patient care perspectives

Progression on Targeted Therapy for Non–Small Cell Lung Cancer: Best Practices

by Gregory J. Riely, MD, PhD


Although targeted therapy has revolutionized the treatment of non–small cell lung cancer (NSCLC) in those who have specific oncogenetic alterations, patients will invariably progress, necessitating a reassessment of the most appropriate option for second-line therapy.

Expert Commentary

Gregory J. Riely, MD, PhD

Vice Chair, Clinical Research
Department of Medicine
Memorial Sloan Kettering Cancer Center
New York, NY

"The expanding knowledge base that results from understanding the mechanisms of resistance to targeted therapy can actually lead to the development of new treatments or combinations.”

Gregory J. Riely, MD, PhD

There has been a revolution in the treatment of NSCLC in that patients with specific oncogenetic alterations receive first-line therapies that target those abnormalities. This provides a tremendous opportunity for these individuals, as they can begin their treatment with targeted therapy that may control their cancer for months or even years. However, patients on targeted therapy do ultimately progress, at which point we have to make a number of determinations on how best to proceed.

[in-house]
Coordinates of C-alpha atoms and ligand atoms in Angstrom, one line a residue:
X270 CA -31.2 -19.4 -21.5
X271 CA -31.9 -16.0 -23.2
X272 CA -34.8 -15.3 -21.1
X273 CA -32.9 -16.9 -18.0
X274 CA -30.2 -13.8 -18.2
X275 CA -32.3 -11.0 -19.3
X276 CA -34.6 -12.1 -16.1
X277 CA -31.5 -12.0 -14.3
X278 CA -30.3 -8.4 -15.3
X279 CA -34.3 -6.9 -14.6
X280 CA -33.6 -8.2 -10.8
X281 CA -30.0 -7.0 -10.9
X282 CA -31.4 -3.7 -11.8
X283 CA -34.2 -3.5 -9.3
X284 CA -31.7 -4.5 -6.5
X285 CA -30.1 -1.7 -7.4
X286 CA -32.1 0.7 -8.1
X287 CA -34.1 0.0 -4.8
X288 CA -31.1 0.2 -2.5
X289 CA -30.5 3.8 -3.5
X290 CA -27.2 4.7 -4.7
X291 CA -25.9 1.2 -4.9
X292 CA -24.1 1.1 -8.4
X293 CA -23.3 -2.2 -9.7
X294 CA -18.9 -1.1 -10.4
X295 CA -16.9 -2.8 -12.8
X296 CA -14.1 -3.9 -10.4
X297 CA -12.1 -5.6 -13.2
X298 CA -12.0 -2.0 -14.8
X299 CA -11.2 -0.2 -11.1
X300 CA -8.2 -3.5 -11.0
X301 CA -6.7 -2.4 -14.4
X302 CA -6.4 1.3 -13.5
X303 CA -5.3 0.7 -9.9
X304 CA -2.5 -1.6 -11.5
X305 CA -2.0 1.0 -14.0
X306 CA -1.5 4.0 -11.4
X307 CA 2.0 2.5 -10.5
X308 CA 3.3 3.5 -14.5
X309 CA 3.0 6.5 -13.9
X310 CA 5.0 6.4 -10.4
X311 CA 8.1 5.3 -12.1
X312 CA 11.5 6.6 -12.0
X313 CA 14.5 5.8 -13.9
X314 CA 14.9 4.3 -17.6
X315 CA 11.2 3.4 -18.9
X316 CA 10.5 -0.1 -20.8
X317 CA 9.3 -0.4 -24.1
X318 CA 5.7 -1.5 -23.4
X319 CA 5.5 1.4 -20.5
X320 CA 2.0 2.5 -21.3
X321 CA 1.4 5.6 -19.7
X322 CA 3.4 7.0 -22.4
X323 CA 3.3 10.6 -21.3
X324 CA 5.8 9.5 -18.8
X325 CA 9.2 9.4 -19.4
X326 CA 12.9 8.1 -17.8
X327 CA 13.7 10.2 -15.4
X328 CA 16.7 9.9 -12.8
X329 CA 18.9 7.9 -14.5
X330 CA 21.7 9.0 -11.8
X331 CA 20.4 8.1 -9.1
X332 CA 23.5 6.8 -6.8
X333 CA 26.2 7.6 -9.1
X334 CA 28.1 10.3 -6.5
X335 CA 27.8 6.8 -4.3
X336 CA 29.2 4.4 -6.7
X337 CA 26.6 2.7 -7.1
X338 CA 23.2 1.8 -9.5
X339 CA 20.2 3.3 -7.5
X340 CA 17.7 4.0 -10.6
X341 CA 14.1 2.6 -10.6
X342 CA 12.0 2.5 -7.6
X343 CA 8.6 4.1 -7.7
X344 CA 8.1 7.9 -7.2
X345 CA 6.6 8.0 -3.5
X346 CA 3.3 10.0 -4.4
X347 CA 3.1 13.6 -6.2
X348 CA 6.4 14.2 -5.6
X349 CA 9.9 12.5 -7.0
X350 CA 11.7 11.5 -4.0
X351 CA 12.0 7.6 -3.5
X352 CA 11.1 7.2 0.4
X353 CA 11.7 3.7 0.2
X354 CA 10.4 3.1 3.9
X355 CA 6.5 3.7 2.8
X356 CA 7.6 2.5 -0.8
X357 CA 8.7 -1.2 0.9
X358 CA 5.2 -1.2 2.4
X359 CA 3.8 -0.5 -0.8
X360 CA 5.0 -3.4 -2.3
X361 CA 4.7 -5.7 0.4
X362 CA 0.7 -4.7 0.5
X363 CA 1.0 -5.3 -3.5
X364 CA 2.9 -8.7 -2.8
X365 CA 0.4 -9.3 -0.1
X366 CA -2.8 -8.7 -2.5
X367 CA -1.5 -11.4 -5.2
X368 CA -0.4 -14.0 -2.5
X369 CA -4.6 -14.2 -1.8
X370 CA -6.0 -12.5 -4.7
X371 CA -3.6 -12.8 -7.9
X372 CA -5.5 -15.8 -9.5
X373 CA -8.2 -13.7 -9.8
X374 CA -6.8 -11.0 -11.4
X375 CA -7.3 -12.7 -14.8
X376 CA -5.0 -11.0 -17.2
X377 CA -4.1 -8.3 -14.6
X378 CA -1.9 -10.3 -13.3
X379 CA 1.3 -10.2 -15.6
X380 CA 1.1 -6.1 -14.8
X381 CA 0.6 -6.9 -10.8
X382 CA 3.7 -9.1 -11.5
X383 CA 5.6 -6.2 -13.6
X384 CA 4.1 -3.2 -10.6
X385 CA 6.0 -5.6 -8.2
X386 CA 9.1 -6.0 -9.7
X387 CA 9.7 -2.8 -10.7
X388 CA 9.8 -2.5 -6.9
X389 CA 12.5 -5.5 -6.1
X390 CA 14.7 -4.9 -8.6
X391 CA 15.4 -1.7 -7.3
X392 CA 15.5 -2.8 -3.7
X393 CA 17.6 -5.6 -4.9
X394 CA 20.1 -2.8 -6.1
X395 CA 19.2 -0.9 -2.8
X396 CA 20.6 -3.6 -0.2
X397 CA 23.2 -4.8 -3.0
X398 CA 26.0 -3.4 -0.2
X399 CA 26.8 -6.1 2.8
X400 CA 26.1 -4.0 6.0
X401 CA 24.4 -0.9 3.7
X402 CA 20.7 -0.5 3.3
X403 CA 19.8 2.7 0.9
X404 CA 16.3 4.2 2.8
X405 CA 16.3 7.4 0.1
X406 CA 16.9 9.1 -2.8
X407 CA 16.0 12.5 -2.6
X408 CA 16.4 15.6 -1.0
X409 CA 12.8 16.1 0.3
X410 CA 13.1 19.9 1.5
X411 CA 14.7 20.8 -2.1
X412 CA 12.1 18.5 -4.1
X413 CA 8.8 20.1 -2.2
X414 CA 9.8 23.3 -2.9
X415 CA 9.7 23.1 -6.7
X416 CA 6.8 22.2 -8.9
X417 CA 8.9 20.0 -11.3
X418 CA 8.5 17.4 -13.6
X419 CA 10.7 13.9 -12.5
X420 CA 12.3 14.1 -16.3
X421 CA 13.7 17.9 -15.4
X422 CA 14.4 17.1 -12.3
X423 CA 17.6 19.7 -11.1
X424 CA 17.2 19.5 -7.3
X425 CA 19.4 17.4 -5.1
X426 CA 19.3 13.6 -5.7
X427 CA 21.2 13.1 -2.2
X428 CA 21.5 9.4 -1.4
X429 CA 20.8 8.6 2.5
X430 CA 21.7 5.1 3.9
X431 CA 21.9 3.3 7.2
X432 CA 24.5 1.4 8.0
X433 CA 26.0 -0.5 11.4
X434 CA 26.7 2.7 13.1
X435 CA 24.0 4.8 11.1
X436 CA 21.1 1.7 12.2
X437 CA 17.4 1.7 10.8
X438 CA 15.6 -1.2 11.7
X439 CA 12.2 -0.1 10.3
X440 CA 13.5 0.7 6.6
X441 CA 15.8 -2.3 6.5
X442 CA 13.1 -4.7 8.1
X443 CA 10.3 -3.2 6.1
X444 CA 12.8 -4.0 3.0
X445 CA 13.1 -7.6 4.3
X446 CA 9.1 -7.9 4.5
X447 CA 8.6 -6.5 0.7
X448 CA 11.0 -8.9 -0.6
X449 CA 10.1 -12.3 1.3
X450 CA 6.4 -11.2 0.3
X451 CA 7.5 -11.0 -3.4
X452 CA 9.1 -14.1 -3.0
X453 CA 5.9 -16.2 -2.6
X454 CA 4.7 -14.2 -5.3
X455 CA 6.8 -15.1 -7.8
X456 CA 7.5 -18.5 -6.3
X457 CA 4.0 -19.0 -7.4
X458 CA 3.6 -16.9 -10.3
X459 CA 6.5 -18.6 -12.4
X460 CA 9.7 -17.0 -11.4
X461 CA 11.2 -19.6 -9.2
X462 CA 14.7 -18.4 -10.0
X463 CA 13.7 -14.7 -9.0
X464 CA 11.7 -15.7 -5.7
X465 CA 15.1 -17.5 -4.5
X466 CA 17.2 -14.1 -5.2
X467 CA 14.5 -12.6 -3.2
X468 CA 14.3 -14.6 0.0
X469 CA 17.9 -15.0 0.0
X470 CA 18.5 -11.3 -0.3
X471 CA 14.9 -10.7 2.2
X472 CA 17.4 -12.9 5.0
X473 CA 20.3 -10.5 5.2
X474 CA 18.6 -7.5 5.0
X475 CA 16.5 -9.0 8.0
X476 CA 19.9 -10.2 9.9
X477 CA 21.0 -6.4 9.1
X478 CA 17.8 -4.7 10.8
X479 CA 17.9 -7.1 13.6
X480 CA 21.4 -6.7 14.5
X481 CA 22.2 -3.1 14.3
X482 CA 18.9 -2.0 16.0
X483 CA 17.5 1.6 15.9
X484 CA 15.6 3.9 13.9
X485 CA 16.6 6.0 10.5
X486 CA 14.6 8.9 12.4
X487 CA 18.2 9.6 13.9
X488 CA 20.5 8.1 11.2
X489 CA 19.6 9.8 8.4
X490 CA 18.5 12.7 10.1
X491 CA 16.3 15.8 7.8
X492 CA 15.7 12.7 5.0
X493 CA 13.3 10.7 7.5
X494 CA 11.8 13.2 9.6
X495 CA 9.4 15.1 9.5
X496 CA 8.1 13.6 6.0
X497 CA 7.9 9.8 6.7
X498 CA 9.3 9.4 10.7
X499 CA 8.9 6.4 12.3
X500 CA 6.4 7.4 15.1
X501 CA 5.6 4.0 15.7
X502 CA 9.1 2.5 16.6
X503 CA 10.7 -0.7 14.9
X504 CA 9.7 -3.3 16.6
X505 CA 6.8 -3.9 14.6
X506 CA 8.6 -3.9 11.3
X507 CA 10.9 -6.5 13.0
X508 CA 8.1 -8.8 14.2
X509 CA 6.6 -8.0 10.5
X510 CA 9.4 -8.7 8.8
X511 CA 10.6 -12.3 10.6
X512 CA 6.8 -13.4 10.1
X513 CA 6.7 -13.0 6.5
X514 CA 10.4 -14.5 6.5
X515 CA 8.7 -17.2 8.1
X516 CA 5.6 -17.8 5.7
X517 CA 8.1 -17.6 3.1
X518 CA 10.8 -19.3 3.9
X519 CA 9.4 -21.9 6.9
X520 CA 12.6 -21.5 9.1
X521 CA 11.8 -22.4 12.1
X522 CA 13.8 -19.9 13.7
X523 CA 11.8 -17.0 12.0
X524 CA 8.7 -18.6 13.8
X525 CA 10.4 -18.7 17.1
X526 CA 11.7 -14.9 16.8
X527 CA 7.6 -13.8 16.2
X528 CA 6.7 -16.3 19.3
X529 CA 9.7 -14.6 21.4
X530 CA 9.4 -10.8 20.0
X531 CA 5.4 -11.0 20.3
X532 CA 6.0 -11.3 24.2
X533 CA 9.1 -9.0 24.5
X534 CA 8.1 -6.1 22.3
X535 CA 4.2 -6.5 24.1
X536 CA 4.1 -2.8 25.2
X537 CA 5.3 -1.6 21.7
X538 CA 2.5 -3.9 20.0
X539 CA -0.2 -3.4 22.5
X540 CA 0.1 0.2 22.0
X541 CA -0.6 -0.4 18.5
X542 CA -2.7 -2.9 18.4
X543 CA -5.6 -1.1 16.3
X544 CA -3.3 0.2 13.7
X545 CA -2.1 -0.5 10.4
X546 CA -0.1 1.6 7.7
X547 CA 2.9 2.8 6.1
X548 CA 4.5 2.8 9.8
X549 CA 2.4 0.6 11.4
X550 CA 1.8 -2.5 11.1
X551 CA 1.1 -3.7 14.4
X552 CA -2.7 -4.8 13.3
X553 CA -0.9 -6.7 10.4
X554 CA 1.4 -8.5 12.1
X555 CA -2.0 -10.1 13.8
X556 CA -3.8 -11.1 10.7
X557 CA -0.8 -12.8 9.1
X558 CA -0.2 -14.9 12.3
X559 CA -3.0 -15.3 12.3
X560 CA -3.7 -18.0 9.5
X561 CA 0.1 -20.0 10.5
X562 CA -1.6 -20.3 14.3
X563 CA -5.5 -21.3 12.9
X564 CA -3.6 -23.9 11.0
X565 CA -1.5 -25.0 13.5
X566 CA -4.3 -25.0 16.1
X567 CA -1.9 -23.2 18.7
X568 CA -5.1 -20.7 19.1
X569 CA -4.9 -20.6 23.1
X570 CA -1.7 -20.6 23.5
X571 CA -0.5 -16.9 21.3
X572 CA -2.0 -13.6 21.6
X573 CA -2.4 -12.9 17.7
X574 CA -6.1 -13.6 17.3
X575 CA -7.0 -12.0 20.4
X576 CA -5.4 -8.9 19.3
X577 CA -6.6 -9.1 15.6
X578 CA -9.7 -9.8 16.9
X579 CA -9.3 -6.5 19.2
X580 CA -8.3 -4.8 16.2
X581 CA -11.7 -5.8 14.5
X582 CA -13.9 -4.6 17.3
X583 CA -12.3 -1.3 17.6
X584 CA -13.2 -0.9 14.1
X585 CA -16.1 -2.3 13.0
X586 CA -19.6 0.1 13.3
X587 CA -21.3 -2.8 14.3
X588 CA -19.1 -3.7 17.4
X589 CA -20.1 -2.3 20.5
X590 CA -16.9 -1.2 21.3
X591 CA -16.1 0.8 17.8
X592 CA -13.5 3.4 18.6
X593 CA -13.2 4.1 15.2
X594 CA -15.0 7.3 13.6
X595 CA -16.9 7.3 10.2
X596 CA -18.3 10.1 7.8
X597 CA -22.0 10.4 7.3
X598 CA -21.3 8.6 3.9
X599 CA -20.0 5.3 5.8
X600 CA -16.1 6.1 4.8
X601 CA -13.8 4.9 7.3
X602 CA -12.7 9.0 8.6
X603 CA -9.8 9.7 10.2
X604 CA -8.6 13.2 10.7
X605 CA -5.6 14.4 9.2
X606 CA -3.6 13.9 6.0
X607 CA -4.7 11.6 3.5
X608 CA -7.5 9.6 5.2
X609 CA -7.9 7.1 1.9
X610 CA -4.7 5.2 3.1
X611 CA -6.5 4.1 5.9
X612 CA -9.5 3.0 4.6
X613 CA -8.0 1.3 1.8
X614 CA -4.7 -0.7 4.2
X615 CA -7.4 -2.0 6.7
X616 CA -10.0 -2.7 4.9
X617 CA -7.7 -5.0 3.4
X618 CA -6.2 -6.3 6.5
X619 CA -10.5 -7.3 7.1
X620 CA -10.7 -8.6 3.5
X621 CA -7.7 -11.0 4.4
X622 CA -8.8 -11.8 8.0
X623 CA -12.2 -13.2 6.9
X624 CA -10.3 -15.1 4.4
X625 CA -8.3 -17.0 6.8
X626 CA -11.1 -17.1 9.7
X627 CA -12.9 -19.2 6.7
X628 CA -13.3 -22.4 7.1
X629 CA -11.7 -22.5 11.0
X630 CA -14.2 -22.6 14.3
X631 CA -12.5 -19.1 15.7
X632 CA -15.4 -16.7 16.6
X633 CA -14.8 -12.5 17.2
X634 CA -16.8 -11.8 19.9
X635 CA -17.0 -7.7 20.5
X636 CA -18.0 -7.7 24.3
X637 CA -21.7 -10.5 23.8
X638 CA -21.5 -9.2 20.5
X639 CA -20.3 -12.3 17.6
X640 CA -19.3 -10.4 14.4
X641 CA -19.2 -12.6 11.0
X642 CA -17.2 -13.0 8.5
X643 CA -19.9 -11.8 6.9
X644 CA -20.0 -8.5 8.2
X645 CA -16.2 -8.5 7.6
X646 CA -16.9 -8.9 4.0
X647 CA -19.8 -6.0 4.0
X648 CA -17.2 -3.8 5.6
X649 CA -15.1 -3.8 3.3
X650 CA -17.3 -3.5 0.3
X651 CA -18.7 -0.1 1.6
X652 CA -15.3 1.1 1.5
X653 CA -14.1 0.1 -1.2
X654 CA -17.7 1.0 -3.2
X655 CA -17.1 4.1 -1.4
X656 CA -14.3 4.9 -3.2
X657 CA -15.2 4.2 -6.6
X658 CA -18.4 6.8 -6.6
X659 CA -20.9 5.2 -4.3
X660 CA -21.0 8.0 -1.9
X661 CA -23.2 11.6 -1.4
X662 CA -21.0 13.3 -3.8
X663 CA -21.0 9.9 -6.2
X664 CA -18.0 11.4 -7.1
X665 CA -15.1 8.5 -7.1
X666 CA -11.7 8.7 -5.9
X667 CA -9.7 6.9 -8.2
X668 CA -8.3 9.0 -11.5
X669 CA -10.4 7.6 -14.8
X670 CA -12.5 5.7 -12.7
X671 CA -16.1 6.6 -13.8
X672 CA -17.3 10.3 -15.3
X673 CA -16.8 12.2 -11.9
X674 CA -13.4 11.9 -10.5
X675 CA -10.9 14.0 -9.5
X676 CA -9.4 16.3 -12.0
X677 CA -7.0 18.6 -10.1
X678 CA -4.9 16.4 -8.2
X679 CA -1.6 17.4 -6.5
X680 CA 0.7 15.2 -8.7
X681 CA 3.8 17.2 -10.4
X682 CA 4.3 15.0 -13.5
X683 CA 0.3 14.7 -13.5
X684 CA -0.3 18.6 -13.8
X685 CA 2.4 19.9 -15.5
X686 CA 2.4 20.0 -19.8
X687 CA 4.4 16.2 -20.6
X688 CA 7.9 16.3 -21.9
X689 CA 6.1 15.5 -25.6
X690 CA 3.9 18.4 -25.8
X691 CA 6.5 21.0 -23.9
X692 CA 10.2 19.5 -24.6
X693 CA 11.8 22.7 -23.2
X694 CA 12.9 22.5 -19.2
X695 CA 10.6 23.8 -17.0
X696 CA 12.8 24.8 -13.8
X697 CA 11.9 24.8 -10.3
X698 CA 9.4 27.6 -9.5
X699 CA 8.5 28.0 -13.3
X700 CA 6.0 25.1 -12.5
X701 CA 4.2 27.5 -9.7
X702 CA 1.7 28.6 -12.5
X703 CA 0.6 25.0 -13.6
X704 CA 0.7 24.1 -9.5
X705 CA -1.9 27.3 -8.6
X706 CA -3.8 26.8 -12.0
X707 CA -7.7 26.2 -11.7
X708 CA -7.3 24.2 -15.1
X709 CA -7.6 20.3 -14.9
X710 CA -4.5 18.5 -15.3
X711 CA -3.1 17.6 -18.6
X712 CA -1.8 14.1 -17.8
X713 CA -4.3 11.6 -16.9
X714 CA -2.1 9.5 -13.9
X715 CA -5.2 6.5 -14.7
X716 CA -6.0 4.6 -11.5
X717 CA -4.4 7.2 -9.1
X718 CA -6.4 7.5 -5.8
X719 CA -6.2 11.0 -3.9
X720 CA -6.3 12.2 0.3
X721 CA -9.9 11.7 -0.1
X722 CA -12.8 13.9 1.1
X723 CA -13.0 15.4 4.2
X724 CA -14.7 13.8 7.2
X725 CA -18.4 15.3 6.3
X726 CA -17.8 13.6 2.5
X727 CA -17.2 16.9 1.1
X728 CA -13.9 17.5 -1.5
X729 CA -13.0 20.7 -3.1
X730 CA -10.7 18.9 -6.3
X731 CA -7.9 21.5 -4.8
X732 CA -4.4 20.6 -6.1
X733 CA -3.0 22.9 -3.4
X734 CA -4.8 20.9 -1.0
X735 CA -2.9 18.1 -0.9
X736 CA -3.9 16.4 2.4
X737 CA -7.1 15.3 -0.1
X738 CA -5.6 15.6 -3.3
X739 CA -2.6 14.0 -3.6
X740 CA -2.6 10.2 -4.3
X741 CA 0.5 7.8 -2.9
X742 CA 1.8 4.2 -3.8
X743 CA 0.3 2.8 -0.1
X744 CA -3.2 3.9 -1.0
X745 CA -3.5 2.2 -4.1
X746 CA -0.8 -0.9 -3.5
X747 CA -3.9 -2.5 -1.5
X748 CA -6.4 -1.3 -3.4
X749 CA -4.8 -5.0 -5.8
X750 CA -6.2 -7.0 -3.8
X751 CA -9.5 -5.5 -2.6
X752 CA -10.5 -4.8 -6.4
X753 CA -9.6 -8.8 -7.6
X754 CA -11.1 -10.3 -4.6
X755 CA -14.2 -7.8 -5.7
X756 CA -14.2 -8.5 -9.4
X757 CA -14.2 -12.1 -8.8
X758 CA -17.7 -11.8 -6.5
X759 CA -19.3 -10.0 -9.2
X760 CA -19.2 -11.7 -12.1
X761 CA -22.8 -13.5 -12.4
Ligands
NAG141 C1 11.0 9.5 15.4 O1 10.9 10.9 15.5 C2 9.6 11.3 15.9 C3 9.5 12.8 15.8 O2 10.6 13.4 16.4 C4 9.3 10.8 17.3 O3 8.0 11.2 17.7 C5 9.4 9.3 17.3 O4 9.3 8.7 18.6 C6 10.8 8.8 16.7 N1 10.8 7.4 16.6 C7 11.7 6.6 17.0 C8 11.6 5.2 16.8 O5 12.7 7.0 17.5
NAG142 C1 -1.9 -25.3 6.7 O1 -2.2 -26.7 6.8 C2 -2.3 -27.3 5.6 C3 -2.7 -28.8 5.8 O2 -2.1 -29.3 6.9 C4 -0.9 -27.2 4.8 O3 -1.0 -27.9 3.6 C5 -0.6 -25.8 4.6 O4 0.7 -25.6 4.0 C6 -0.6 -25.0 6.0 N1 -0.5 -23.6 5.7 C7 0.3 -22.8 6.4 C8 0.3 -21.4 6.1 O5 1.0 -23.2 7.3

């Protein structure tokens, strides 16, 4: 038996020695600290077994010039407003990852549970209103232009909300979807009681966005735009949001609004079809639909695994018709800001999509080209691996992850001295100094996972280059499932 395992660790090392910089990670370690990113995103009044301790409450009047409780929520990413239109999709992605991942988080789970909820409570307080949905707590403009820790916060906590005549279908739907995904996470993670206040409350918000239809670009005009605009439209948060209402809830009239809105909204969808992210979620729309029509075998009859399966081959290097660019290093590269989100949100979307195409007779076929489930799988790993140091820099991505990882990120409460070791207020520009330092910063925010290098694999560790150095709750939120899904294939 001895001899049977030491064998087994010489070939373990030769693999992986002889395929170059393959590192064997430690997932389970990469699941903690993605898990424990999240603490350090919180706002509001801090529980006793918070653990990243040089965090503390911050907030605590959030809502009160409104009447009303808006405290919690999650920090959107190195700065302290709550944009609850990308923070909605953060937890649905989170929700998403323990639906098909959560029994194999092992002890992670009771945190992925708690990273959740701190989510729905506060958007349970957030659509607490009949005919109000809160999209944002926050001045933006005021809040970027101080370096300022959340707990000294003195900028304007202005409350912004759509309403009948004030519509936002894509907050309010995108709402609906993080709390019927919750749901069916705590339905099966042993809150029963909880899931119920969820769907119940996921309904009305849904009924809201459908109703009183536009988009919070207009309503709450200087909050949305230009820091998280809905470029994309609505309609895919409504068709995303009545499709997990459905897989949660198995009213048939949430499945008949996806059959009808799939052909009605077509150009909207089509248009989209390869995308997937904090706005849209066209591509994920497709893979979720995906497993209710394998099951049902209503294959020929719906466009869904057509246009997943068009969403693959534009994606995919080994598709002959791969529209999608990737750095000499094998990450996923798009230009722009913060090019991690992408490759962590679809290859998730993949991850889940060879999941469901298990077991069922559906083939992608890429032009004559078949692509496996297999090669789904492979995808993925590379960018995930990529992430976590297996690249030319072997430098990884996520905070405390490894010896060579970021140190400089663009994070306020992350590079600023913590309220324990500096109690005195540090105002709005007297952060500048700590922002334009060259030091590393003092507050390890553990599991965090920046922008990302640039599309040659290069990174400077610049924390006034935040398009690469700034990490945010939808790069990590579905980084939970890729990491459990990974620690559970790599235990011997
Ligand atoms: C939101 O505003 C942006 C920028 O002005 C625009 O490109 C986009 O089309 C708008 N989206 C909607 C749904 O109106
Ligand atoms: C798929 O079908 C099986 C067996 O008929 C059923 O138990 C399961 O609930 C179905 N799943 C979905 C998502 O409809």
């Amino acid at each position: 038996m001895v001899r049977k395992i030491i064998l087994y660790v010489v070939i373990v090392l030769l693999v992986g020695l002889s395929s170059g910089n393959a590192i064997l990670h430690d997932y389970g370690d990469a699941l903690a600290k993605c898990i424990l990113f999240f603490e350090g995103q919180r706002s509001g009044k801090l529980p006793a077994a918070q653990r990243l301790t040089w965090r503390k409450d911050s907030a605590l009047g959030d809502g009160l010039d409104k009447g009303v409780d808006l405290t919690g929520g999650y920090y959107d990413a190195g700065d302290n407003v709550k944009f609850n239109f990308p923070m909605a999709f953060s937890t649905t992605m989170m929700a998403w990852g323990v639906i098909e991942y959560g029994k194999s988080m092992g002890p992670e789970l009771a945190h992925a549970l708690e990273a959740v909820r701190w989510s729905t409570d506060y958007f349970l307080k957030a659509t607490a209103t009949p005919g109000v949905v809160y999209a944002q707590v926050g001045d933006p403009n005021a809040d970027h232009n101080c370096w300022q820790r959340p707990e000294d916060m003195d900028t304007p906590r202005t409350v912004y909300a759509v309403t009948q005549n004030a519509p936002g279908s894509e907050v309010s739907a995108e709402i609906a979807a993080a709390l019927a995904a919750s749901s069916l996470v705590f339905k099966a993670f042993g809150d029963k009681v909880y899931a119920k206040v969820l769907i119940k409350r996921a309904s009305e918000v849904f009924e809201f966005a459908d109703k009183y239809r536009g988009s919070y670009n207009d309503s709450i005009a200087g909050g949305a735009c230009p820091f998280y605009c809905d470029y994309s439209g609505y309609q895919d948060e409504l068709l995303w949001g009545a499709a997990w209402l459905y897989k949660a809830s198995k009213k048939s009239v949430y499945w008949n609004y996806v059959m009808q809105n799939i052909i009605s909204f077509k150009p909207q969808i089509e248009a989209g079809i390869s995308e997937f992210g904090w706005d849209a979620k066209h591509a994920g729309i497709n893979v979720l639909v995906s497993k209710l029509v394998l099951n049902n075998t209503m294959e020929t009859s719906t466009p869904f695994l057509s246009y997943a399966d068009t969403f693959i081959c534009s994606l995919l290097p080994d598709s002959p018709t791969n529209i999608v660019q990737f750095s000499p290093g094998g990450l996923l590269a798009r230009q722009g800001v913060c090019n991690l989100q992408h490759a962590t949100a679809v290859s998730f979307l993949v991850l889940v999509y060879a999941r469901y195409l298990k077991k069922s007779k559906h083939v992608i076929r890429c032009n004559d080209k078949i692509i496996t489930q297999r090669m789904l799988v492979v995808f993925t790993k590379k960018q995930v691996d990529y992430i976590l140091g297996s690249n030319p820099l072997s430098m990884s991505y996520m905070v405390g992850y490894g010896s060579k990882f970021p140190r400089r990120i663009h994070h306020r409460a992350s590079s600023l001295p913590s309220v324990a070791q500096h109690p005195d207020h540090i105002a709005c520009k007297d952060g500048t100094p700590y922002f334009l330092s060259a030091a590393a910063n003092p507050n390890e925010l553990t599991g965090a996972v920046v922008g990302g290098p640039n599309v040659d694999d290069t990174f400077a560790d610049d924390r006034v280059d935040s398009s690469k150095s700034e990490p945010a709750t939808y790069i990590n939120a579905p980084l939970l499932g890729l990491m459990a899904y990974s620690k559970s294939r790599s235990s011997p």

The first—and most important—thing to think about is probably the next line of therapy, but it is also important to consider some of the mechanisms of resistance that might be in play. The expanding knowledge base that results from understanding the mechanisms of resistance to targeted therapy can actually lead to the development of new treatments or combinations. Take the third-generation EGFR tyrosine kinase inhibitor osimertinib, one of the most commonly administered targeted therapies in the frontline setting. A median progression-free survival of approximately 19 months has been reported with osimertinib in this setting, which was significantly longer than the progression-free survival reported with standard EGFR tyrosine kinase inhibitors, with a similar safety profile and lower rates of serious adverse events. Nonetheless, resistance develops, and there is a diverse array of mechanisms of resistance to osimertinib that can be observed, including MET amplifications, secondary mutations in EGFR, and even histologic transformation to small cell lung cancer (SCLC). By identifying particular resistance mechanisms in individual patients, we can consider investigative approaches using targeted therapies or combinations that may have an advantage in that context. For instance, we see studies that evaluate the combination of EGFR inhibitors with MET inhibitors for patients who have MET amplifications at the time of resistance. And, for patients who have SCLC transformation, studies can assess the efficacy of chemotherapy that is directed toward SCLC.

However, the majority of patients will not have a targetable mechanism of resistance at the time of progression. For these individuals, the optimal approach to next-line therapy will be chemotherapy with a platinum doublet. Such platinum-based regimens can be very effective second-line therapies for some of these patients.


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Marcoux N, Gettinger SN, O’Kane G, et al. EGFR-mutant adenocarcinomas that transform to small-cell lung cancer and other neuroendocrine carcinomas: clinical outcomes. J Clin Oncol. 2019;37(4):278-285. doi:10.1200/JCO.18.01585

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